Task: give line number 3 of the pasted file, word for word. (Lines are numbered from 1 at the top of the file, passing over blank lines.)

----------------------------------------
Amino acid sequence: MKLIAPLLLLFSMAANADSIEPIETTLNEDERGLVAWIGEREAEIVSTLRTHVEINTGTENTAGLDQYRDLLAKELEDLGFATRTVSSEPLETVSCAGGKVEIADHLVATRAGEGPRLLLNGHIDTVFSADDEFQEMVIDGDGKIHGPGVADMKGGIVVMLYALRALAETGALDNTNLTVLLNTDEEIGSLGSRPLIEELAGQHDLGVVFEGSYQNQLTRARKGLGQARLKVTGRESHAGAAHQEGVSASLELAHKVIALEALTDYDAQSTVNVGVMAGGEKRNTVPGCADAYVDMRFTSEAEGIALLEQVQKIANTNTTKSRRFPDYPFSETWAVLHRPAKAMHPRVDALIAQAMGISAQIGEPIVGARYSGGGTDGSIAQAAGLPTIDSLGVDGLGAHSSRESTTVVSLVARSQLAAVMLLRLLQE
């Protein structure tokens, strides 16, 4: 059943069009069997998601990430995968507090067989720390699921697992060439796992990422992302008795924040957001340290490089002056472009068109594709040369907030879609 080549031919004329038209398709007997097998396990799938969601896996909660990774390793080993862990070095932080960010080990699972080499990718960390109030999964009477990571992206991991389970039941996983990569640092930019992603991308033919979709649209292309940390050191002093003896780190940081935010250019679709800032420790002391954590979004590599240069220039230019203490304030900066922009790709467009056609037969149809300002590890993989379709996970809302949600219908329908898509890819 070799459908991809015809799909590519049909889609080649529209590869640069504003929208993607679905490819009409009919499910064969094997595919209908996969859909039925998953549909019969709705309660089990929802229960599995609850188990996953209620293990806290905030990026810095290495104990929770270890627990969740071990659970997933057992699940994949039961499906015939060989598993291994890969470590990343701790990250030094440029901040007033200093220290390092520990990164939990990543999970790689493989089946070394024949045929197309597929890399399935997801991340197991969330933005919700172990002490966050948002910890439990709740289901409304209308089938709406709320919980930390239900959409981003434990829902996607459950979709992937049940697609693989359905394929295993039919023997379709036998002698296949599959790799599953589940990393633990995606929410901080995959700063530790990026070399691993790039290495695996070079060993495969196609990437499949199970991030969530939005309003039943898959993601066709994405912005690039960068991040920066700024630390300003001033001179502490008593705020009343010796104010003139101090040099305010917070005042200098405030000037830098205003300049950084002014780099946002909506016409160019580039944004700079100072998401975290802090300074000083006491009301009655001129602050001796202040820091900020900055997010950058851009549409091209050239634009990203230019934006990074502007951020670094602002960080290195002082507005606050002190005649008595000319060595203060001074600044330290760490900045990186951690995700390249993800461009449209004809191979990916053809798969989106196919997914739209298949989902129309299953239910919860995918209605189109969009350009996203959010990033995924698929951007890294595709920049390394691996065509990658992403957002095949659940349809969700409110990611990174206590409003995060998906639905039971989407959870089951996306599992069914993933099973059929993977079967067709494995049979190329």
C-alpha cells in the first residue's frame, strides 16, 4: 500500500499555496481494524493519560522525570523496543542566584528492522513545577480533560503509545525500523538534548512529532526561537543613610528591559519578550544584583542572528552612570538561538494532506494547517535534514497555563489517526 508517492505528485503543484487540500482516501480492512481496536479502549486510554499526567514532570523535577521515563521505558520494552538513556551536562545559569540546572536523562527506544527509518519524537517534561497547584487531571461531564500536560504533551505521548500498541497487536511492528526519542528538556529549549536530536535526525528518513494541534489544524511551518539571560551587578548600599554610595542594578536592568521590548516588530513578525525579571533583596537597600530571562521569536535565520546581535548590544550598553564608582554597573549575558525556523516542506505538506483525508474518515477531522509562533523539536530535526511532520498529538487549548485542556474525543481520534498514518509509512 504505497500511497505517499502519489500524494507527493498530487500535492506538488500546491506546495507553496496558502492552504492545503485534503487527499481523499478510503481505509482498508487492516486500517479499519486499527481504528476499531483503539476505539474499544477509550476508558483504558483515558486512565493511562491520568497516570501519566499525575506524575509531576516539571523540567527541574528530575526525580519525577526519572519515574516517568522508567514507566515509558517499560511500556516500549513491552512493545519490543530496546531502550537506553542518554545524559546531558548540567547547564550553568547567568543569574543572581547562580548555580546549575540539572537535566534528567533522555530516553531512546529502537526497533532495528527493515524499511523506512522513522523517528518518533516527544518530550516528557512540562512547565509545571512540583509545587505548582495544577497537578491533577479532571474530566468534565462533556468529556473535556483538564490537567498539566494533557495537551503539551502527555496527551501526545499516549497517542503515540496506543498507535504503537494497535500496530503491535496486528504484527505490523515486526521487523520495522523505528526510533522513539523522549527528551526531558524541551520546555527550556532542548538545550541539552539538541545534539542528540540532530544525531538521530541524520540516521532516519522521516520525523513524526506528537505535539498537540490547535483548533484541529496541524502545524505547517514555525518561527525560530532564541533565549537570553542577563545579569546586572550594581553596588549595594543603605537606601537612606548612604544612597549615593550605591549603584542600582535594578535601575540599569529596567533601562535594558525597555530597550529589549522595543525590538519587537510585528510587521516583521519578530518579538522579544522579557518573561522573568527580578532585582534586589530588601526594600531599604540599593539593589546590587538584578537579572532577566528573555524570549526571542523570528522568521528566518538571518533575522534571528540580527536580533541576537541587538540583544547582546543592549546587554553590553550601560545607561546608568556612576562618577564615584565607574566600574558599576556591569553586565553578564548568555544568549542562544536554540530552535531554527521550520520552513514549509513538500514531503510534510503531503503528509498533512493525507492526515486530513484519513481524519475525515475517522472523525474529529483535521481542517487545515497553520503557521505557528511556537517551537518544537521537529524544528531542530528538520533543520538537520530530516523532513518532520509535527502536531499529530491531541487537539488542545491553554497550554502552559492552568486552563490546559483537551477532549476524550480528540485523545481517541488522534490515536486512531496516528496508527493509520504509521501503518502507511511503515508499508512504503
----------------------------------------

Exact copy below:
C-alpha cells in the first residue's frame, strides 16, 4: 500500500499555496481494524493519560522525570523496543542566584528492522513545577480533560503509545525500523538534548512529532526561537543613610528591559519578550544584583542572528552612570538561538494532506494547517535534514497555563489517526 508517492505528485503543484487540500482516501480492512481496536479502549486510554499526567514532570523535577521515563521505558520494552538513556551536562545559569540546572536523562527506544527509518519524537517534561497547584487531571461531564500536560504533551505521548500498541497487536511492528526519542528538556529549549536530536535526525528518513494541534489544524511551518539571560551587578548600599554610595542594578536592568521590548516588530513578525525579571533583596537597600530571562521569536535565520546581535548590544550598553564608582554597573549575558525556523516542506505538506483525508474518515477531522509562533523539536530535526511532520498529538487549548485542556474525543481520534498514518509509512 504505497500511497505517499502519489500524494507527493498530487500535492506538488500546491506546495507553496496558502492552504492545503485534503487527499481523499478510503481505509482498508487492516486500517479499519486499527481504528476499531483503539476505539474499544477509550476508558483504558483515558486512565493511562491520568497516570501519566499525575506524575509531576516539571523540567527541574528530575526525580519525577526519572519515574516517568522508567514507566515509558517499560511500556516500549513491552512493545519490543530496546531502550537506553542518554545524559546531558548540567547547564550553568547567568543569574543572581547562580548555580546549575540539572537535566534528567533522555530516553531512546529502537526497533532495528527493515524499511523506512522513522523517528518518533516527544518530550516528557512540562512547565509545571512540583509545587505548582495544577497537578491533577479532571474530566468534565462533556468529556473535556483538564490537567498539566494533557495537551503539551502527555496527551501526545499516549497517542503515540496506543498507535504503537494497535500496530503491535496486528504484527505490523515486526521487523520495522523505528526510533522513539523522549527528551526531558524541551520546555527550556532542548538545550541539552539538541545534539542528540540532530544525531538521530541524520540516521532516519522521516520525523513524526506528537505535539498537540490547535483548533484541529496541524502545524505547517514555525518561527525560530532564541533565549537570553542577563545579569546586572550594581553596588549595594543603605537606601537612606548612604544612597549615593550605591549603584542600582535594578535601575540599569529596567533601562535594558525597555530597550529589549522595543525590538519587537510585528510587521516583521519578530518579538522579544522579557518573561522573568527580578532585582534586589530588601526594600531599604540599593539593589546590587538584578537579572532577566528573555524570549526571542523570528522568521528566518538571518533575522534571528540580527536580533541576537541587538540583544547582546543592549546587554553590553550601560545607561546608568556612576562618577564615584565607574566600574558599576556591569553586565553578564548568555544568549542562544536554540530552535531554527521550520520552513514549509513538500514531503510534510503531503503528509498533512493525507492526515486530513484519513481524519475525515475517522472523525474529529483535521481542517487545515497553520503557521505557528511556537517551537518544537521537529524544528531542530528538520533543520538537520530530516523532513518532520509535527502536531499529530491531541487537539488542545491553554497550554502552559492552568486552563490546559483537551477532549476524550480528540485523545481517541488522534490515536486512531496516528496508527493509520504509521501503518502507511511503515508499508512504503